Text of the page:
Last time, we examined some foundational costs of meetings — invitations, the facility, and transport to and from. Let's now examine preparation activities. They aren't free, and some aren't cheap.
- When we reschedule meetings not yet held, we might poll the attendees, who must then respond to the poll. Some might have to reschedule commitments of their own to attend the newly rescheduled meeting. A cascade of little tasks can form, and since it potentially affects all attendees, its cost can be significant, though we rarely measure it or even estimate it.
- Publishing minutes and podcasts
- At first, one might think that there's a significant cost for reading minutes, because everyone has to do it. But hardly anybody reads minutes. On the other hand, someone does take minutes, writes them up, and posts them. And if there's a podcast, someone has to do that. Because scribing is usually a one-person job, we think of it as low-cost. But we lose access to this person's contributions during the meeting, because it's difficult to take minutes and participate fully. That lost access can have expensive consequences.
- Preparing the agenda
- You can save time on preparing agendas by not having them, but the cost is enormous, because meetings take longer and accomplish less — much of it wrong. So you have to do an agenda, but you can save time by not asking anyone for contributions. Nah, that doesn't work so well either, because meeting participants together compile agendas better than any one person can alone. So you end up having to poll people for contributions, and whenever you need to involve everyone in anything, costs climb. The costs in this case are worth it. They're just not zero. Really not zero.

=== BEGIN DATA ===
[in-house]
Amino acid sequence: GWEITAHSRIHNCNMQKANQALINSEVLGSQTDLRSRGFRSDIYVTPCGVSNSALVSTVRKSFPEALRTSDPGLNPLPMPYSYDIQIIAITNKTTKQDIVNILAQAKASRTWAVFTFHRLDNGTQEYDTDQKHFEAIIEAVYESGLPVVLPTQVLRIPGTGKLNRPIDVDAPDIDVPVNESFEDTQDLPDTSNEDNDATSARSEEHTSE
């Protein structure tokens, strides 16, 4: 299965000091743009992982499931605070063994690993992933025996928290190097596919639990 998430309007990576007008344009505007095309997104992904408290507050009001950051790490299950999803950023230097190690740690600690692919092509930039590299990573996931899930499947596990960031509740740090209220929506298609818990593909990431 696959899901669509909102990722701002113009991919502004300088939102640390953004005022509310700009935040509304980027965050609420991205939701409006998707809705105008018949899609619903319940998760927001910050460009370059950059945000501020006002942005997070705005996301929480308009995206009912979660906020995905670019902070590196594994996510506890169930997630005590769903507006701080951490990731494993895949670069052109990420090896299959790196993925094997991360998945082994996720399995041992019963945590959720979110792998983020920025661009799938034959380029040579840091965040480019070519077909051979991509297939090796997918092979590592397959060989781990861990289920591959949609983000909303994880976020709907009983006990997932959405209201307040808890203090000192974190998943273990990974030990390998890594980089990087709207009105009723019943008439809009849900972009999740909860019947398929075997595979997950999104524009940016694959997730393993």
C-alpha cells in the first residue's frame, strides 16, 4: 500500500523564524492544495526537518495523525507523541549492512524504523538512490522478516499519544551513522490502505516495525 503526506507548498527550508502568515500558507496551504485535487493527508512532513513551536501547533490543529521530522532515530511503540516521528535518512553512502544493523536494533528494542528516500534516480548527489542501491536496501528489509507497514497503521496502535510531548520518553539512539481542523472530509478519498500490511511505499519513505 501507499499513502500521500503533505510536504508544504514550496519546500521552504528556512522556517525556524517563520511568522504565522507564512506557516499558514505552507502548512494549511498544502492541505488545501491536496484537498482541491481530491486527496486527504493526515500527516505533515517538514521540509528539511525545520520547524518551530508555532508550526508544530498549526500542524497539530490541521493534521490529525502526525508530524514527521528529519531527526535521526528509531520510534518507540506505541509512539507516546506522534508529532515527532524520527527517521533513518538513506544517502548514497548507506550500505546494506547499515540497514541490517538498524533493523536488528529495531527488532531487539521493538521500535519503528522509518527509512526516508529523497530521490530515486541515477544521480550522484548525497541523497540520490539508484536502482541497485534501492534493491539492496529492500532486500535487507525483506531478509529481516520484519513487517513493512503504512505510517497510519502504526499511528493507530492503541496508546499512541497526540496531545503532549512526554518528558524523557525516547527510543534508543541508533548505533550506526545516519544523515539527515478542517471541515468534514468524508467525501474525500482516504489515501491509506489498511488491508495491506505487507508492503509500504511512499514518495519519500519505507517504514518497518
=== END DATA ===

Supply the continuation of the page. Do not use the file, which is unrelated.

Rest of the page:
- Preparing introductions
- Some meetings begin with rounds of introductions. Some skip the introductions, but instead circulate bios of attendees. Both approaches take time. For oral intros, attendees must plan what they'll say. Rescheduling a meeting triggers a
cascade of little tasks, whose
total cost can be significantFor written bios, attendees must write them, and someone has to compile them or provide a place where they can be posted. For recorded intros, attendees must plan, write, and deliver them. Some will even rehearse. It all takes time, and since everyone gets involved, the time taken can be significant.
- Distributing materials
- If materials accompany the meeting, the time to prepare them is usually accounted for. But the time to assemble them into distribution packages and get them delivered might not be. Such efforts usually get allocated to a bulk account that covers many different groups, if they are accounted for at all. The more often you meet, the more of these tasks you have. Find a way to meet less often.
Do you spend your days scurrying from meeting to meeting? Do you ever wonder if all these meetings are really necessary? (They aren't) Or whether there isn't some better way to get this work done? (There is) Read 101 Tips for Effective Meetings to learn how to make meetings much more productive and less stressful — and a lot more rare. Order Now!
Your comments are welcomeWould you like to see your comments posted here? rbrenNKhHmvXJhXoNbIUPner@ChacTJCXBmeGbnoDDBCooCanyon.comSend me your comments by email, or by Web form.
About Point Lookout
Thank you for reading this article. I hope you enjoyed it and found it useful, and that you'll consider recommending it to a friend.
Support Point Lookout by joining the Friends of Point Lookout, as an individual or as an organization.
Do you face a complex interpersonal situation? Send it in, anonymously if you like, and I'll give you my two cents.
More articles on Effective Meetings:
- Let Me Finish, Please
- We use meetings to exchange information and to explore complex issues. In open discussion, we tend to
interrupt each other. Interruptions can be disruptive, distracting, funny, essential, and frustratingly